Tropos Kynikos: Jaroslav Hašek's The Good Soldier Švejk

 page  
A 25 26 27 28 29 30 31 32 33 34 35 36 37 38 39 40 41 42
43 44 45 46 47 48 49 50 51 52 53 54 55 56 57 58 59 60 61
62 63 64 65 66 67 68

The Good Soldier Svejk by Jaroslav Hasek    43

endorse Heraclitus but made them look, to be sure, rather silly.

The encounter between Alexander and Diogenes mentioned earlier is another token of such a non-identical repetition, in this case, toying with the social hierarchy. The dialogic exchange "I am Alexander the great king, and I am Diogenes the Kynic" has, at first glance, the appearance of a temporal series of two successive speech acts: "A-then-B." If we take it this way, the actual sequencing of the interlocutors is not important. We could hypothetically reverse the order and let Diogenes introduce himself first. But if we do so, we realize immediately the asymmetry of A and B. The actual word order is an icon not of temporal succession but of worldly success: first the great king, then the philosopher-dog. The aporetic quality of this chreia derives from the dual function of "and" in it (as a connective between two consecutive events and a coordinate con­junction between two equal terms). Grammatical parallelism, one might argue, serves here to level the usual pecking order: the different is pre­sented as a replica of the same, and the power of the sovereign is rela­tivized while the prestige of the outcast is boosted. All of this, of course, the chreia hints at but does not say.

The semantic openness of the individual anecdotes is further enhanced by their overall combination into Diogenes' "biography" as presented by D. L. I use quotation marks around this word because, apart from begin­ning with his origins and concluding (more or less) with his death, it con­tains virtually no history of Diogenes' life. It is a mosaic of apophthegmata, chreiai, and mini-stories drawn from different sources, some identified by the author, some apocryphal. A number of these segments are repeated or retold from different perspectives; others are anonymous insertions by later scribes. The provisional, incomplete nature of his ac­count is underscored by the narrator himself when he writes, "Many other sayings are attributed to him [Diogenes], which it would take long to enumerate" (71). From this textual medley rises the often inconsistent, sometimes contradictory, but always playful figure of a protean Diogenes who, through a series of antagonistic contests with the surrounding world, reaffirms again and again his right to free speech (parresia) and in­dividual liberty, thus defying any form of societal control.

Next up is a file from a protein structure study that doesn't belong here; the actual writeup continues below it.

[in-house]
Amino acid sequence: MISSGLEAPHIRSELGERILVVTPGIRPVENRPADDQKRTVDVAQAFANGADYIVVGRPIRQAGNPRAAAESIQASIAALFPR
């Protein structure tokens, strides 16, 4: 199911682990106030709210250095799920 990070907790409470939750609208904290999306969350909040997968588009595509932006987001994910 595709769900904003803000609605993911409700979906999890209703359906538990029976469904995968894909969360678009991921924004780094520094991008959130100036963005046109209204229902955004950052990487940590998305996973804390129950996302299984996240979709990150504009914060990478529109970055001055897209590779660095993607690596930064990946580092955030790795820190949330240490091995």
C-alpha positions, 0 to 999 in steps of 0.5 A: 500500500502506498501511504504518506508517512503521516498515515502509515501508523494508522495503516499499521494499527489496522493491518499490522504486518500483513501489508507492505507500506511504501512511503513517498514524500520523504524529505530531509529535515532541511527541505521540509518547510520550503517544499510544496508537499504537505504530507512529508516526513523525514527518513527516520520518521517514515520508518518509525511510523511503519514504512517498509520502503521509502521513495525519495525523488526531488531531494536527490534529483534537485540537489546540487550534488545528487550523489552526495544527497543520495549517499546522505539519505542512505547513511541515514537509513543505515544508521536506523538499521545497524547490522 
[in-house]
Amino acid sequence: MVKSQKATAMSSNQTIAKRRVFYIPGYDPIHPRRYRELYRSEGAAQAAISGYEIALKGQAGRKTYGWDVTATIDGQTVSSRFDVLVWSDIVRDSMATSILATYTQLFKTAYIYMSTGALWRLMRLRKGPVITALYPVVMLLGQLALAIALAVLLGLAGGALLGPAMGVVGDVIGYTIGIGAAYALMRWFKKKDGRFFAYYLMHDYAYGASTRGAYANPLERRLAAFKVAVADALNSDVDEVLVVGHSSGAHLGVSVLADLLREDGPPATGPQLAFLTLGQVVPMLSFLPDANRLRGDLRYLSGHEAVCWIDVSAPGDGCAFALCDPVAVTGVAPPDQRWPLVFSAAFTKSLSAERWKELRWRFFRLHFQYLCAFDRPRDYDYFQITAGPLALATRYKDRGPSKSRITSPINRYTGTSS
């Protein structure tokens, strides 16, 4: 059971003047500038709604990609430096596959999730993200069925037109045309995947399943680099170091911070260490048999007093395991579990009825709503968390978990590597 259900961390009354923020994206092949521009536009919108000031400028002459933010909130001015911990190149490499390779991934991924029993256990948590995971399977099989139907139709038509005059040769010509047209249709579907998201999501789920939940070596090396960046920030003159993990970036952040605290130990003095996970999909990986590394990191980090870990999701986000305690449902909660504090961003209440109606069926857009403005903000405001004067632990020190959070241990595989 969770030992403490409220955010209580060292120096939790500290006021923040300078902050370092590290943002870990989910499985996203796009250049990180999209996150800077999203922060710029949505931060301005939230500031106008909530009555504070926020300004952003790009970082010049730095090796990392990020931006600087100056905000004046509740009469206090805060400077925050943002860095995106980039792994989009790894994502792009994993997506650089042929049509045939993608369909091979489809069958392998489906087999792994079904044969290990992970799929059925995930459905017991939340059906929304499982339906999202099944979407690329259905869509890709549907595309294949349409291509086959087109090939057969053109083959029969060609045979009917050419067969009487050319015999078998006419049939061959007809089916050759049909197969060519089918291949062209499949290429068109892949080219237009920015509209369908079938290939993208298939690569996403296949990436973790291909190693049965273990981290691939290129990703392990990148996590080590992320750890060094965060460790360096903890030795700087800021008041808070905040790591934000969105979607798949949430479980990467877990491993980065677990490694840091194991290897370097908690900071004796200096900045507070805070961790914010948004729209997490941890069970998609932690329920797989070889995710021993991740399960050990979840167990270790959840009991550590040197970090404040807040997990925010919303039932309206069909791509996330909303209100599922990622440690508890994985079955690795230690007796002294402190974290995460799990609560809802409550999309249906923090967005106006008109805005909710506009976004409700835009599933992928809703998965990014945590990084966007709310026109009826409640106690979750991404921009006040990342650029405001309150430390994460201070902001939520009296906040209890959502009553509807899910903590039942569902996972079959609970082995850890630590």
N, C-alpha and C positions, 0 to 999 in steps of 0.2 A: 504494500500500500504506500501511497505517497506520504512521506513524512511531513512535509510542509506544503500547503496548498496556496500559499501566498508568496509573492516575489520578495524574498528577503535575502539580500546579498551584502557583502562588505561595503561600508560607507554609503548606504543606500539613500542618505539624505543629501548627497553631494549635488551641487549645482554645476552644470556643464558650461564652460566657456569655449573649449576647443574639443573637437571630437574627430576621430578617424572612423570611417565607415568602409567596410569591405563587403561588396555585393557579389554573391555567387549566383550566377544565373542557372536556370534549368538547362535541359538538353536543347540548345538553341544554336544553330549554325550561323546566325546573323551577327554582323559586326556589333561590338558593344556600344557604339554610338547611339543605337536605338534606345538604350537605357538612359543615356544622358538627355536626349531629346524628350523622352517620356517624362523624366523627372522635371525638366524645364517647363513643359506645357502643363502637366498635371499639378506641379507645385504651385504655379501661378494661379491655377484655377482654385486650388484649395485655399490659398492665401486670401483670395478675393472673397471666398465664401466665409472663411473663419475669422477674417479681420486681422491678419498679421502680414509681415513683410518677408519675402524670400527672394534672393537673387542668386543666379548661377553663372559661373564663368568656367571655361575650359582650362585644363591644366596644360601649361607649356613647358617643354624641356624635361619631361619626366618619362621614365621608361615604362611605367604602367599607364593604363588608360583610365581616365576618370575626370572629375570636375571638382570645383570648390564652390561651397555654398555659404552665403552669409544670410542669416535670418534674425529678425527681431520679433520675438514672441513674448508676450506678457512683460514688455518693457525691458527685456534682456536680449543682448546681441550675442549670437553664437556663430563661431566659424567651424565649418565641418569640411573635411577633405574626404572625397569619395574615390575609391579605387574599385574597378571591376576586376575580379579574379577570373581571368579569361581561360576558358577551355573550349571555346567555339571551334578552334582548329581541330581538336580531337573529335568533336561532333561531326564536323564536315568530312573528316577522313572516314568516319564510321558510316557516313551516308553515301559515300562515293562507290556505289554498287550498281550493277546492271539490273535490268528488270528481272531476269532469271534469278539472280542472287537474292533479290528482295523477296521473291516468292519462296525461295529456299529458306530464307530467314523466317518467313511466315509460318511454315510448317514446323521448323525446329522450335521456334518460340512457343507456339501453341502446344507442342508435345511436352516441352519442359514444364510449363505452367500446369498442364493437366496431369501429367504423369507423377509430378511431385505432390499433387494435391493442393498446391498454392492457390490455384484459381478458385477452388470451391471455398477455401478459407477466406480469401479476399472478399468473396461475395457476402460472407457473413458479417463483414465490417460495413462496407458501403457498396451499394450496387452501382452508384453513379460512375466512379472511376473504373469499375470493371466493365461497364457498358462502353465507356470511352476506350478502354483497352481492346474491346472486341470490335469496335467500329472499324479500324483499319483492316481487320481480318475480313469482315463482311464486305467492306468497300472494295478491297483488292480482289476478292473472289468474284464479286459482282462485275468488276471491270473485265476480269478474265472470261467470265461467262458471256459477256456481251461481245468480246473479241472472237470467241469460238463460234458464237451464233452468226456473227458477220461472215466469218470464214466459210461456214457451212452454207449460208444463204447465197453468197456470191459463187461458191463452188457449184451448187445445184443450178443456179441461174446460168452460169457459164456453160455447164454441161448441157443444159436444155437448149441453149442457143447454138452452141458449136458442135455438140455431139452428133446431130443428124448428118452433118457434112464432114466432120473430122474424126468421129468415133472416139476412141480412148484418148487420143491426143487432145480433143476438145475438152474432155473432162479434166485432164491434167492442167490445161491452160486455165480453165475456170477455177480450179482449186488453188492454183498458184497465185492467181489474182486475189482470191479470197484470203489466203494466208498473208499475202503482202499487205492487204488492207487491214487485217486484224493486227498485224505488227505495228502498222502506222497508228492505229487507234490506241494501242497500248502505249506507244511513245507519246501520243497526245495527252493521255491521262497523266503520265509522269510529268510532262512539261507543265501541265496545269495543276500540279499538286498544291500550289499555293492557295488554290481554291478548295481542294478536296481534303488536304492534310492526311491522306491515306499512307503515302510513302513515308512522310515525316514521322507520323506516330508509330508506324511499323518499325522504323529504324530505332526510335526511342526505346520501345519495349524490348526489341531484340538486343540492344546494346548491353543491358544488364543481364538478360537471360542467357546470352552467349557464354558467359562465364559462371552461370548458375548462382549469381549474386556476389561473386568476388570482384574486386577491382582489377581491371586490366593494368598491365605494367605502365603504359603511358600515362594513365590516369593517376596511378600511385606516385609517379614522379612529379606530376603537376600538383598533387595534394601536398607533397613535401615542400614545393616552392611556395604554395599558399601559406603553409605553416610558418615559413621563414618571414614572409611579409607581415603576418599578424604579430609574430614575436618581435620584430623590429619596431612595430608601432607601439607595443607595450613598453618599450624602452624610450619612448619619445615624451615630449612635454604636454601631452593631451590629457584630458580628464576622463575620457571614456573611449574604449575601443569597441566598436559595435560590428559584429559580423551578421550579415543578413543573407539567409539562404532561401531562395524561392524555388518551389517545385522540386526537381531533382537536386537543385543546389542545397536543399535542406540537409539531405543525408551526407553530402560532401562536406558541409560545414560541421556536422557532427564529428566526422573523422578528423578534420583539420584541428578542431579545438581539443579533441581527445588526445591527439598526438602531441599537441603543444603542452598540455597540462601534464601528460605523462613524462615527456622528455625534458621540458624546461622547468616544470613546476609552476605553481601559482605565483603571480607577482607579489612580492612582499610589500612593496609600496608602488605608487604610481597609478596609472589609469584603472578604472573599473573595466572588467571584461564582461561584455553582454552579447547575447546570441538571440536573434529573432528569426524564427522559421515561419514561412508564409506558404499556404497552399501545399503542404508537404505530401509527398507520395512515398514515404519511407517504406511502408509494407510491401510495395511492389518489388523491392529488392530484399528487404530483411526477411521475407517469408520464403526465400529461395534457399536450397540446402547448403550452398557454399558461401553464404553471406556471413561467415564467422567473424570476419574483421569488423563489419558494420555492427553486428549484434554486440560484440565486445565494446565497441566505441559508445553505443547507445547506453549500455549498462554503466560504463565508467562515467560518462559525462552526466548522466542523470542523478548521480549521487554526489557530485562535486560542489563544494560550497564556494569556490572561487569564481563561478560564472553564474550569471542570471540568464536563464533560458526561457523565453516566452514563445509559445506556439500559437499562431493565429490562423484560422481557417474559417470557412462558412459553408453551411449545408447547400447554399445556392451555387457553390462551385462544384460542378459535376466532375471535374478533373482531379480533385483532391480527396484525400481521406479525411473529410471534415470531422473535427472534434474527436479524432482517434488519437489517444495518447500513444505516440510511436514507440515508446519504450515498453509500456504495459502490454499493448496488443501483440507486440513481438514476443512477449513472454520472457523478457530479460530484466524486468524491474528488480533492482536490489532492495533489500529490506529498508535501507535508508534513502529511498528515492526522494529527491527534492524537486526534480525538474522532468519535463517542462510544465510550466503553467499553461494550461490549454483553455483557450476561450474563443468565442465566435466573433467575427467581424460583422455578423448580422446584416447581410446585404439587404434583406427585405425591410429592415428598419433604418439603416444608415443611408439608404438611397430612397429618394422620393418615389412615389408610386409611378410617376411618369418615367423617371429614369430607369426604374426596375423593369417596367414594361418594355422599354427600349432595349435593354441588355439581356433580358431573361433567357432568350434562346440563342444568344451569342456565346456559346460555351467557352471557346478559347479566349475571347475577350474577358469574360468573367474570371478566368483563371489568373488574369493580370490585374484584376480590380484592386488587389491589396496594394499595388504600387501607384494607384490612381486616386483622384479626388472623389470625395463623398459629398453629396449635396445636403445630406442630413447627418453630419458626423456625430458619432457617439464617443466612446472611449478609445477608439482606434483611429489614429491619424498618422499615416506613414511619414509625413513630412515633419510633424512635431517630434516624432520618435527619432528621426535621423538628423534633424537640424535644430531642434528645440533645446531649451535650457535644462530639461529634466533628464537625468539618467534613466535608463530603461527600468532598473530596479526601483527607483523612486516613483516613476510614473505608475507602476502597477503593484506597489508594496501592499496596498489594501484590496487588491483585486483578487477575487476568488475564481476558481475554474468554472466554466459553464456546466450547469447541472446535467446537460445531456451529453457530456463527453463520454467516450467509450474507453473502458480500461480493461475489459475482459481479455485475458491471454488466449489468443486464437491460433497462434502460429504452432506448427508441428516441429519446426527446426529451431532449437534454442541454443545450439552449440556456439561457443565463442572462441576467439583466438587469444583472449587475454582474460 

It is not difficult to demonstrate that the figure of Svejk shares many characteristics with the great kynik. Like Diogenes, Svejk lingers at the margins of an unfriendly society against which he is defending his inde­pendent existence. This is not to say, however, that Austria-Hungary was like ancient Greece, where one could dwell in a tub and freely match wits with monarchs and philosophers. The institutions that Western civiliza­tion has developed in the more than two millennia since Diogenes to se­cure the acceptance of cooperative values among its citizenry have made an individual

A 25 26 27 28 29 30 31 32 33 34 35 36 37 38 39 40 41 42
43 44 45 46 47 48 49 50 51 52 53 54 55 56 57 58 59 60 61
62 63 64 65 66 67 68
   page